FOR /f "tokens=2 delims=><  " %%a IN ('TYPE %GCV_CONFIG_FILE% ^| FIND "<%GCV_VALUE_NAME%>"') DO SET %GCV_VARIABLE_NAME%=%%a

It’d be useful to have a generic routine for missing values too:

ECHO ERROR: No value was found in the '%GCV_CONFIG_FILE%' file for '%GCV_VALUE_NAME%'.

This code can now be called from the body of the batch file like this:

REM Get the configuration values from the config file:
SET CONFIG_FILE=%~f0.config
REM Do some stuff here...

Most of this is obvious but it might be worth pointing out that %~f0 evaluates as the filename of the batch file that’s executing.

Written by Sea Monkey

December 2, 2009 at 10:00 am

Posted in Deployment, Development

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Could not start the service on Local Computer, Error 193: 0xc1

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During deployment testing of a new project that’s implemented as a Windows Service I got an error message that I’ve never seen before when I tried to start the service: 

Could not start the Vitality PASMDI Service service on Local Computer
Error 193: 0cx1

I knew the service worked as I’d been running it on my development PC. I’d also successfully started the service after installing an earlier version of the installer so why wouldn’t the service start after installing using the latest version of the installer ?

The last change that I’d made to the installer was to add an XML data file that the service loads when it starts. I reviewed the WiX source code and realised that I’d added the new file incorrectly. The WiX ServiceInstall element is associated with the first File element in a component or with the File element that specifies KeyPath=”yes”. I was using the ‘first File element in the component’ method but had added the new file as the first File element in the component and so had inadvertantly replaced the association of the ServiceInstall element and the Windows Service executable with an association to the XML data file.

I confirmed this by checking the service properties in the Services console. As expected, the ‘Path to executable’ value was the path for the XML data file and not the service excutable.

The problem was resolved by moving the File element for the new file so that the first File element in the component was the one for the service executable.

The point is, the inscrutable “Error 193: 0cx1” error message simply indicates that the file that the service definition references is not an executable.

Written by Sea Monkey

November 23, 2009 at 8:00 am

Posted in Deployment

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WiX: Creating Scheduled Tasks

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The SCHTASKS command line program provides functions for creating and deleting scheduled tasks. It’s the quickest and easiest means to create a scheduled task as part of an install and the option I chose for the installer for the project I’m currently working on.

However, I’ve found that while creating a scheduled task is easy enough, deleting it during an uninstall is a little bit more complicated.

I defined two custom actions in the WiX file for the installer:

<CustomAction Id=”CreateFolderCleanerScheduledTask” Directory=”CLEANER_DIR” ExeCommand=””[SystemFolder]schtasks.exe” /Create /RU “[ScheduledTaskUsername]” /RP “[ScheduledTaskPassword]” /SC DAILY /MO 1 /ST 01:00:00 /TN “VitalData Folder Cleaner” /TR “\”[CLEANER_DIR]DailyClean.cmd\””” Execute=”commit” Return=”ignore” />

<CustomAction Id=”DeleteFolderCleanerScheduledTask” Directory=”CLEANER_DIR” ExeCommand=””[SystemFolder]schtasks.exe” /Delete /F /TN “VitalData Folder Cleaner”” Execute=”commit” Return=”ignore” />

The first custom action executed successfully during the install to create the scheduled task but the second failed with an odd message indicating that the program, presumably SCHTASKS, could not be found.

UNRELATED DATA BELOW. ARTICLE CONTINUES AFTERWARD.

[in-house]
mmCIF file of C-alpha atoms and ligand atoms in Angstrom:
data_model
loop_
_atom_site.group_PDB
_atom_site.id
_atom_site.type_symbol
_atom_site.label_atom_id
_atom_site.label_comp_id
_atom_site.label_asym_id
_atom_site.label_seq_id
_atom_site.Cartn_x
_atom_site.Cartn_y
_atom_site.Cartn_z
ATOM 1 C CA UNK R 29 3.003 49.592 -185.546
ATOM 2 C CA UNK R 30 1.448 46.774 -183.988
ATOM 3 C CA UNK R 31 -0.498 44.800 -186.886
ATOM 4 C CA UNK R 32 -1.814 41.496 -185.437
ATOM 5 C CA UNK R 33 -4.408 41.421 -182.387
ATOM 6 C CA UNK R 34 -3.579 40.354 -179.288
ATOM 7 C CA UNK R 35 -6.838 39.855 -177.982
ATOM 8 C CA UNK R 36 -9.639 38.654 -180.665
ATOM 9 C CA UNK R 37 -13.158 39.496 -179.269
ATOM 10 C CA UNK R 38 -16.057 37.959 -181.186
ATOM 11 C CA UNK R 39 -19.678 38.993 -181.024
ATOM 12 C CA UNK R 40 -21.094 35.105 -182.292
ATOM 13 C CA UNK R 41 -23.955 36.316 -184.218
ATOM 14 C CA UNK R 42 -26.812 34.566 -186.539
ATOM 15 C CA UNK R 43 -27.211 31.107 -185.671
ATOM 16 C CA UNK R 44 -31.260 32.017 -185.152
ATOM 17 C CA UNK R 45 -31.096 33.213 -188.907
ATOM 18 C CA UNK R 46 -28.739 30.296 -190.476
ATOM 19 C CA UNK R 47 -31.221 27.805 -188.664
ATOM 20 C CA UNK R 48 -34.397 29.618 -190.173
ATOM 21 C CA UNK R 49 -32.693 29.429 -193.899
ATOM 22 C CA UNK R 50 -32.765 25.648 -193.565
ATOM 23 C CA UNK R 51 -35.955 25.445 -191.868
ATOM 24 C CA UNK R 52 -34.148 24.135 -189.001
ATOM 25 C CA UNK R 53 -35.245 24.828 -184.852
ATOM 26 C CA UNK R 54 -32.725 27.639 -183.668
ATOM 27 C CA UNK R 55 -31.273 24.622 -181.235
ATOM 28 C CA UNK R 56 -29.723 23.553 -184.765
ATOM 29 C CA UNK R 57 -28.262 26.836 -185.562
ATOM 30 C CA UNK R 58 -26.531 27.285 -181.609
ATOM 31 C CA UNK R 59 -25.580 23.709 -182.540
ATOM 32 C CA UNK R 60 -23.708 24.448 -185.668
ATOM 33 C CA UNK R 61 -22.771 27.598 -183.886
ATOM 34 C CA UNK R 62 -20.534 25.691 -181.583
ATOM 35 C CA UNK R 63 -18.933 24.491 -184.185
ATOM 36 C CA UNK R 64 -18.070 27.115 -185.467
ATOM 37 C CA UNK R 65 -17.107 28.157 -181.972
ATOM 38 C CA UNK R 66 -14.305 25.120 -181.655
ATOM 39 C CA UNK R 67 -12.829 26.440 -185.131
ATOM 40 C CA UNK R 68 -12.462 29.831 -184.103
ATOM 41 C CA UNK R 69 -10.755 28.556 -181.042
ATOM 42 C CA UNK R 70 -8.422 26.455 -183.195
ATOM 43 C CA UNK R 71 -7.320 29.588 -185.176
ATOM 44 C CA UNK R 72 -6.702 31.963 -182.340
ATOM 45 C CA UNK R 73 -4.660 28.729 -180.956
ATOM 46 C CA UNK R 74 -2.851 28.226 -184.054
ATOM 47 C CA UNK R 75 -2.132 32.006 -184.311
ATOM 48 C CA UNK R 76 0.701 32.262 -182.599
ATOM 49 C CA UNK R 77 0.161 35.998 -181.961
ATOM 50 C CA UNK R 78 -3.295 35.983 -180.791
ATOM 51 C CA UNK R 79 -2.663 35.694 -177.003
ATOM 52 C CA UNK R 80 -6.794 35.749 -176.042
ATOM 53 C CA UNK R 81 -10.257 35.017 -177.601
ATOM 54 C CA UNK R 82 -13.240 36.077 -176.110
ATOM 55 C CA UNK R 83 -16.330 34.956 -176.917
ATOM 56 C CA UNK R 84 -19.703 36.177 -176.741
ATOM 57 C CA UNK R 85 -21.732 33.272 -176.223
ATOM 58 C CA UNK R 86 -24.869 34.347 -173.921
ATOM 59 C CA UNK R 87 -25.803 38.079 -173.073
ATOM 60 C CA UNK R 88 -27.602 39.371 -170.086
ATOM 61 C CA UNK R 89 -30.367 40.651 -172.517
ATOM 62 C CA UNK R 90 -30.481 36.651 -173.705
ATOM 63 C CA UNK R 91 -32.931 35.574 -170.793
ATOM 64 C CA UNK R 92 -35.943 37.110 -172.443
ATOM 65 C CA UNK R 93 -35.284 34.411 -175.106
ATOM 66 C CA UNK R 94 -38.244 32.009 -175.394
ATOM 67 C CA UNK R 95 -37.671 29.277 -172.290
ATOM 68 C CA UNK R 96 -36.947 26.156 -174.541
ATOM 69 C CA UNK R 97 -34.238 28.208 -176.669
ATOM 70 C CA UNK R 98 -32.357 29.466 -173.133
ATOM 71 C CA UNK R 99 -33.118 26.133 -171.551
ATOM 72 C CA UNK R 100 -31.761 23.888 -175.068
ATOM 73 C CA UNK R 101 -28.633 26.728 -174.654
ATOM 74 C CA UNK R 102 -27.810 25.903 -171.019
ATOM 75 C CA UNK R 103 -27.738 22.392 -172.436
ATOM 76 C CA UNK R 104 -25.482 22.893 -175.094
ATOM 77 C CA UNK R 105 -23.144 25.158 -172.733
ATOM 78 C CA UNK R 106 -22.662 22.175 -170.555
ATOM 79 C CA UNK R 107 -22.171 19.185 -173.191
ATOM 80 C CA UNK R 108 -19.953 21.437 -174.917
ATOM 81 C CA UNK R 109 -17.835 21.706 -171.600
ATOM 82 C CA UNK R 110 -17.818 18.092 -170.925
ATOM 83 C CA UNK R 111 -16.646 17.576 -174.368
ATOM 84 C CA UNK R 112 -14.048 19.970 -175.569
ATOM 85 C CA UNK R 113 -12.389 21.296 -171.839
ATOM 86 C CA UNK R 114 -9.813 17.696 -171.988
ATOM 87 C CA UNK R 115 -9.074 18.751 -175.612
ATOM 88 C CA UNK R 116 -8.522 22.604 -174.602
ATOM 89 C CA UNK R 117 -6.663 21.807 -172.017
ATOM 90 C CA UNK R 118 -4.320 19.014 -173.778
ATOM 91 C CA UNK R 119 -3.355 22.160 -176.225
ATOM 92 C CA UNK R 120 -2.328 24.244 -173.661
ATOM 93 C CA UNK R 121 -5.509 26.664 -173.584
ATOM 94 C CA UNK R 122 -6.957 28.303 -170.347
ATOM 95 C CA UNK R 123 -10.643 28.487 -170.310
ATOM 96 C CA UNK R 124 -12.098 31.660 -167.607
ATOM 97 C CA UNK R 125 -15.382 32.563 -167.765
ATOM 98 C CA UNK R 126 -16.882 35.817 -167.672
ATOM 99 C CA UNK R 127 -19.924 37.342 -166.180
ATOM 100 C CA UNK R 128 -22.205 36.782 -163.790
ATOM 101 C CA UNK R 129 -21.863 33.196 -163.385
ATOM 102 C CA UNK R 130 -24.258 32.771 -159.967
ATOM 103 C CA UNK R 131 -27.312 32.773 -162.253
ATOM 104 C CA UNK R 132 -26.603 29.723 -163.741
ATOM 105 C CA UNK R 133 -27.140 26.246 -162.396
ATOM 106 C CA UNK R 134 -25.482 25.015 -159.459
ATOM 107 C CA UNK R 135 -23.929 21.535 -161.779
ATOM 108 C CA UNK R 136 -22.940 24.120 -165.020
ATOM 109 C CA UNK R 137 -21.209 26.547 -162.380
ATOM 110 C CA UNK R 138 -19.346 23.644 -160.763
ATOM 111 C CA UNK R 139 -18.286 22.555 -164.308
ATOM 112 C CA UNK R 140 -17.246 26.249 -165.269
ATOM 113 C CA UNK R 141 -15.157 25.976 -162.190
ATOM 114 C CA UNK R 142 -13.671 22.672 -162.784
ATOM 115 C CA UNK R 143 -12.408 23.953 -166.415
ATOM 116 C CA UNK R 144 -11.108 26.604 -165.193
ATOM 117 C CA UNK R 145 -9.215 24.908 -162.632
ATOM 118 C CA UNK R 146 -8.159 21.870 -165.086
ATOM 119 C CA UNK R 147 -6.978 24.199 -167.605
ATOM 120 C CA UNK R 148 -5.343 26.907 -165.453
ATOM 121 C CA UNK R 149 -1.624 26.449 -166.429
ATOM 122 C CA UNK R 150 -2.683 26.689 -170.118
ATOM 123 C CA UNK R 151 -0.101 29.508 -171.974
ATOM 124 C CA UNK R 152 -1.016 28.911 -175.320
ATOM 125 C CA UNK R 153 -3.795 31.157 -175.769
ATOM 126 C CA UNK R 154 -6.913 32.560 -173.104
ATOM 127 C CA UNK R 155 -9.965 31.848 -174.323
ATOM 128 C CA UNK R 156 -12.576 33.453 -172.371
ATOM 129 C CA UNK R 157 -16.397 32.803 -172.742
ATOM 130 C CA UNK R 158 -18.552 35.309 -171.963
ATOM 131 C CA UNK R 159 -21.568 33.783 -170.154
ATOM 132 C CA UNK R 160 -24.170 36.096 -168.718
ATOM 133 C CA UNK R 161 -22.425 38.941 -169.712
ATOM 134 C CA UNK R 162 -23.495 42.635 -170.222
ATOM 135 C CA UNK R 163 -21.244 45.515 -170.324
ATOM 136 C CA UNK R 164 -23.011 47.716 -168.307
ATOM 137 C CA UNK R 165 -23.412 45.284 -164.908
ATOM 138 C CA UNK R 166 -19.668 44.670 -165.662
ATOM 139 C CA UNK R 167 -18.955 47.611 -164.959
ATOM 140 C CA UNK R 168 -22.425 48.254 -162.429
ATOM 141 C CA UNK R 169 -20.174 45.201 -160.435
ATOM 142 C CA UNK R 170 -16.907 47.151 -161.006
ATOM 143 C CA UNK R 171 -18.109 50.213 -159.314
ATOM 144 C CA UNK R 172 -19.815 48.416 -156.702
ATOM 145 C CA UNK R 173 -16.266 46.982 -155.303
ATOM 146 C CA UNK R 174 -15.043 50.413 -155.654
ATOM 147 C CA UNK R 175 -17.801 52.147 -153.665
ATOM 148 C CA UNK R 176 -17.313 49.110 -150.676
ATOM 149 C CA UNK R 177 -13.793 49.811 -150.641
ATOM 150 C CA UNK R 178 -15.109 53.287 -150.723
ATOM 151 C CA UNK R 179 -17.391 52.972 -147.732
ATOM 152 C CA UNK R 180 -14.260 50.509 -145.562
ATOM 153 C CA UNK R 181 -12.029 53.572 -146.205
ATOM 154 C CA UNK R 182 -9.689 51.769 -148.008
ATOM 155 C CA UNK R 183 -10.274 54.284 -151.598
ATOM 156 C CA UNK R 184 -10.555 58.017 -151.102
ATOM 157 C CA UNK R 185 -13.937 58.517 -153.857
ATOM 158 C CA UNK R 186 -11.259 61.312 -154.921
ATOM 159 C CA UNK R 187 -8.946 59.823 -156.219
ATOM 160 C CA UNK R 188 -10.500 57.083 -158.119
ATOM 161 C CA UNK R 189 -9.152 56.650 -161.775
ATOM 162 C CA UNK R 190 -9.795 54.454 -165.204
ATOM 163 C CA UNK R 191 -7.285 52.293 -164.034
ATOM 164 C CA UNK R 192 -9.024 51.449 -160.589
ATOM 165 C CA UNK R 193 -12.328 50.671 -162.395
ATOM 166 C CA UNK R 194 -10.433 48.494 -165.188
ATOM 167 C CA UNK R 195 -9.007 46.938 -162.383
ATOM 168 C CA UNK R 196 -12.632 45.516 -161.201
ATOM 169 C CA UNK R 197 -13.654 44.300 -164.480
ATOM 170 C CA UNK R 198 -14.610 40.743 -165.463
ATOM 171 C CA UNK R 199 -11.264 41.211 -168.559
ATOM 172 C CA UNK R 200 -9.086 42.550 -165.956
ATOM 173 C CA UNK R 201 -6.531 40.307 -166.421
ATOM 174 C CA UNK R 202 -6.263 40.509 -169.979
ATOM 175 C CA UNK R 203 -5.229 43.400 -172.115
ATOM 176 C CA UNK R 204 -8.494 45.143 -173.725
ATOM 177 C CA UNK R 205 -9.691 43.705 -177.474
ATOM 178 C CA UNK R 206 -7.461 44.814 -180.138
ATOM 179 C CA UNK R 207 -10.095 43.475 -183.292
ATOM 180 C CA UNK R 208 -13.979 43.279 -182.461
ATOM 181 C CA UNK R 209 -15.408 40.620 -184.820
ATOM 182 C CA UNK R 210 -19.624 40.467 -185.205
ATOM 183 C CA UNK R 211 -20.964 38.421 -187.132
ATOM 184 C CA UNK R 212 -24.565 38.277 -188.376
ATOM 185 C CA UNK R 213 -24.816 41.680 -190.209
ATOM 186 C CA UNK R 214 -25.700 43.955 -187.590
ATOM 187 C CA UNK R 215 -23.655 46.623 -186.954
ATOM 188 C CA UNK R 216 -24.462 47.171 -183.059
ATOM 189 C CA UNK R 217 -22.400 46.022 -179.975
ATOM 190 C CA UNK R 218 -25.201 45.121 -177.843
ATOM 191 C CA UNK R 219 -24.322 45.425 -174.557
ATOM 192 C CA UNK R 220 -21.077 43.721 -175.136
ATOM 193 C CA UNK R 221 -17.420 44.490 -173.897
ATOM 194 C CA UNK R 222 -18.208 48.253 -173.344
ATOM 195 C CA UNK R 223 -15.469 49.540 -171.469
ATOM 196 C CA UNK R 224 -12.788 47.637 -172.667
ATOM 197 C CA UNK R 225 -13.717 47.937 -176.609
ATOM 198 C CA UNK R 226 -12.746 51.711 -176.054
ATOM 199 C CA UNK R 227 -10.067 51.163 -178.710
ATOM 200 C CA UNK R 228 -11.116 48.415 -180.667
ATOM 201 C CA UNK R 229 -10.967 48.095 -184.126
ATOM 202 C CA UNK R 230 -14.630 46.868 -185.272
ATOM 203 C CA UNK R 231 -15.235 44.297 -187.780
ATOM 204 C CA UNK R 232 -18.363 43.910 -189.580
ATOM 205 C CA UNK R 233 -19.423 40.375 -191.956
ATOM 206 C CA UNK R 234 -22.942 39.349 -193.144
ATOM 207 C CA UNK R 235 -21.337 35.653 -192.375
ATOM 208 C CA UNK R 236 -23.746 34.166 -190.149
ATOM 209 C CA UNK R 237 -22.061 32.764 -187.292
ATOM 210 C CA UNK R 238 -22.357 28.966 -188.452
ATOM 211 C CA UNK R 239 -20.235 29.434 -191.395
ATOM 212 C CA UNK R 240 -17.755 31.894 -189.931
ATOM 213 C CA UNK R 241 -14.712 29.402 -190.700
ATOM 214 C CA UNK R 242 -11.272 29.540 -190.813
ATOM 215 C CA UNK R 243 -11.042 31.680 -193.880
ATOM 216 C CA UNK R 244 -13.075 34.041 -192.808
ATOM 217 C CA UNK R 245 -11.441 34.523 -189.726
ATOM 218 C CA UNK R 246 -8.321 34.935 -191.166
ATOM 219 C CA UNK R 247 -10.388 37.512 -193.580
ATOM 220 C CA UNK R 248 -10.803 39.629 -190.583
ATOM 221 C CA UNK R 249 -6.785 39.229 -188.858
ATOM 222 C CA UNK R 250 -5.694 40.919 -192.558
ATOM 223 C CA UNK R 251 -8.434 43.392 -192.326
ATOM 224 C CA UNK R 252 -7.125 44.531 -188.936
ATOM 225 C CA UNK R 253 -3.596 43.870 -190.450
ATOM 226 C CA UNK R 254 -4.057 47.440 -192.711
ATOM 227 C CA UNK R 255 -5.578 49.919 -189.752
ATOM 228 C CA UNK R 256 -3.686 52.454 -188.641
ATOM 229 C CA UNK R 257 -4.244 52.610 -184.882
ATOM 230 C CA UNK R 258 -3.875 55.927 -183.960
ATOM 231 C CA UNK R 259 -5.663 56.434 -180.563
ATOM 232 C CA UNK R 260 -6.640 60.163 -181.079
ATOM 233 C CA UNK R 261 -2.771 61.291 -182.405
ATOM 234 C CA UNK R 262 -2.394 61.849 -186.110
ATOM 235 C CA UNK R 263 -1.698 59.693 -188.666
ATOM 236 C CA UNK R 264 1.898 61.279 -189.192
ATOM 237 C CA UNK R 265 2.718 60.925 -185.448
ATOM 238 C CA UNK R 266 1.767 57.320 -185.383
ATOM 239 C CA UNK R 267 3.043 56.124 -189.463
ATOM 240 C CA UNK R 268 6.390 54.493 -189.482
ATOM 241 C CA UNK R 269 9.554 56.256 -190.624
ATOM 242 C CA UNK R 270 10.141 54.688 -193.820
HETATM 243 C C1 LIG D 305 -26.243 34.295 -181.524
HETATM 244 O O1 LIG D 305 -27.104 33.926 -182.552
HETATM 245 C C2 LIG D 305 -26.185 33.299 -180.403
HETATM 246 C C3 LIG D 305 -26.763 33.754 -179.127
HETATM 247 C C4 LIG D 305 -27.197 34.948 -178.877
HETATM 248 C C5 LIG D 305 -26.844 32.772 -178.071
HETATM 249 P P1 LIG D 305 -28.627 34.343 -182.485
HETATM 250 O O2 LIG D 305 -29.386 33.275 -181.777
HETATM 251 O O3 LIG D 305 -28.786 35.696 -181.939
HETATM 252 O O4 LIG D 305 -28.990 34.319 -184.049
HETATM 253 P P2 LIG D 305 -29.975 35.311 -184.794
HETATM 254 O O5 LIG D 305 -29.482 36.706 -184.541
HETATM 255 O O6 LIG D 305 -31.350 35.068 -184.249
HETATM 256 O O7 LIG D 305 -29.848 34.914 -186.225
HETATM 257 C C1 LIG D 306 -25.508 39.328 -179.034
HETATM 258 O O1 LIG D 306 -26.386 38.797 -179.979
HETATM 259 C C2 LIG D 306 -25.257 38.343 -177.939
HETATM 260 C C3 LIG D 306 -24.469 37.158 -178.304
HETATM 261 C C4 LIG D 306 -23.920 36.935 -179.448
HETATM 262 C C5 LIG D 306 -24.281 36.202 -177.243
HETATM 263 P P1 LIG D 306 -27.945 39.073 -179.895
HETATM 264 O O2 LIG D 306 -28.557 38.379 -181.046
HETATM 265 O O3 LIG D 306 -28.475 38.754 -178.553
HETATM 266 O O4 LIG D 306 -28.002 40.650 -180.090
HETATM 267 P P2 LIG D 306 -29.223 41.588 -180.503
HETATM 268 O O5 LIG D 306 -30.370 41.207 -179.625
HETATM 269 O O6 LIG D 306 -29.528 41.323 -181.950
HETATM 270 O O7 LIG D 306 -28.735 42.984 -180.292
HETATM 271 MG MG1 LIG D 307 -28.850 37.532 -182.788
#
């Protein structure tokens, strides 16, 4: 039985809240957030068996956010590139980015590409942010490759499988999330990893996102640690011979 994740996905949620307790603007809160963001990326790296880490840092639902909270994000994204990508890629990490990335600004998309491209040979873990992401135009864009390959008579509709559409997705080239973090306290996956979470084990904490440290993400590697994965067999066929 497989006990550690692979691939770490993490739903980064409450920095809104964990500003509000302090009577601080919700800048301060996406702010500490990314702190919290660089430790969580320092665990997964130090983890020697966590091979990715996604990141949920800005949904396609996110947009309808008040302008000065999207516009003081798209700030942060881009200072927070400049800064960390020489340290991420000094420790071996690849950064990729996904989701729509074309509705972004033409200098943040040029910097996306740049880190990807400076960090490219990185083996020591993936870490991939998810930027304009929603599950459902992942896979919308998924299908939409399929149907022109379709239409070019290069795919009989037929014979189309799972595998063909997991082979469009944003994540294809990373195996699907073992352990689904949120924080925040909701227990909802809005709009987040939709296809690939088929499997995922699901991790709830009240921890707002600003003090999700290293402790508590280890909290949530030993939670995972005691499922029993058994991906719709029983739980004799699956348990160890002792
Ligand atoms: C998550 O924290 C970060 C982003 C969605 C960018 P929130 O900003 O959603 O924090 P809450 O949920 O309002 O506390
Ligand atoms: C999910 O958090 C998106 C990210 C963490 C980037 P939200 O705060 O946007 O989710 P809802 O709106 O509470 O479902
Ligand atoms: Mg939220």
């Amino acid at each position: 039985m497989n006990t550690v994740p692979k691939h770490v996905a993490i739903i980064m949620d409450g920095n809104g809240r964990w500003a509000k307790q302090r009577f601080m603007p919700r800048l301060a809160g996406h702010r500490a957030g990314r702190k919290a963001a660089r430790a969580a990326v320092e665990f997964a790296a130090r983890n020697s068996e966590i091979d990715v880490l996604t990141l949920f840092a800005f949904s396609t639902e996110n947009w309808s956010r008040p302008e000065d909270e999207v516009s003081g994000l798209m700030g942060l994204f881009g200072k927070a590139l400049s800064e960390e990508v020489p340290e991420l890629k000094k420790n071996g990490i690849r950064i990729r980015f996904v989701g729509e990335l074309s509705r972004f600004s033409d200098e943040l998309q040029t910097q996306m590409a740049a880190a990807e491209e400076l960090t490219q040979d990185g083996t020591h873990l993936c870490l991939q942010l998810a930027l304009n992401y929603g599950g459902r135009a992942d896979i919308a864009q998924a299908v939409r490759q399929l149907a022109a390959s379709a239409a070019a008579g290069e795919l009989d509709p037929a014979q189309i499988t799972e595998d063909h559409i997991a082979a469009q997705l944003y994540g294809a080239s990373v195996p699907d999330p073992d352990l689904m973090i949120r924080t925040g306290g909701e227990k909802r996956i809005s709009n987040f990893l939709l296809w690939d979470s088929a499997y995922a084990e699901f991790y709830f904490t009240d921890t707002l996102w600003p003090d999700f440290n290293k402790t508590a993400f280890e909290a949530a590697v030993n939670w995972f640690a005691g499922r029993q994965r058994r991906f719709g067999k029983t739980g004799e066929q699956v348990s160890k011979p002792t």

I got lucky when I guessed it was something to do with the Execute attribute. I changed it to “deferred” (on the second custom action only) and then the program executed successfully.

Now I just have to work out why that fixed the problem!

Written by Sea Monkey

October 8, 2009 at 6:00 pm

Posted in Deployment

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I created an installer from scratch last week using WiX for the project I’m currently working on. Earlier this week I went to my client’s offices and ran the installer on one of their servers.

After the install completed successfully I quickly checked that the deployed software was functioning correctly. Everything looked OK until I manually ran a scheduled task that the installer created and it failed. It appeared that a COM component that the program called was not registered but when I ran the program in a command window it ran without any problems.

It took me a few minutes to realise what the problem was and how I’d caused it.

One of the installation actions is to install and register a COM library used by the program that the scheduled task calls. When I ran the program in a command Window it executed successfully but the scheduled task runs under a service account and this failed with a ‘Class not found’ error message.

The problem was that because I hadn’t specified the ALLUSERS property in the WiX file for the installer, the default value of “” (empty string) was used which creates a ‘per user’ install. One of the differences between a per-machine and a per-user installation is that COM Registration information is written under the HKCU (current user) registry key instead of the HKLM (local machine) key.

So, the COM component was only registered in the context of the account I was logged in with when the installer ran and it wasn’t registered in the context of the service account that the scheduled task runs under.

All that’s required to fix this is to set the ALLUSERS property to 1 by including a Property element for it under the Product element, e.g.

<!– Set ALLUSERS=1 to create a per machine install rather than a per user install. –>
  <Property Id=”ALLUSERS”><![CDATA[1]]></Property>

There’s a useful explanation of the differences between a per-machine and a per-user install on the MSDN website.

Written by Sea Monkey

September 29, 2009 at 6:00 pm

Posted in Deployment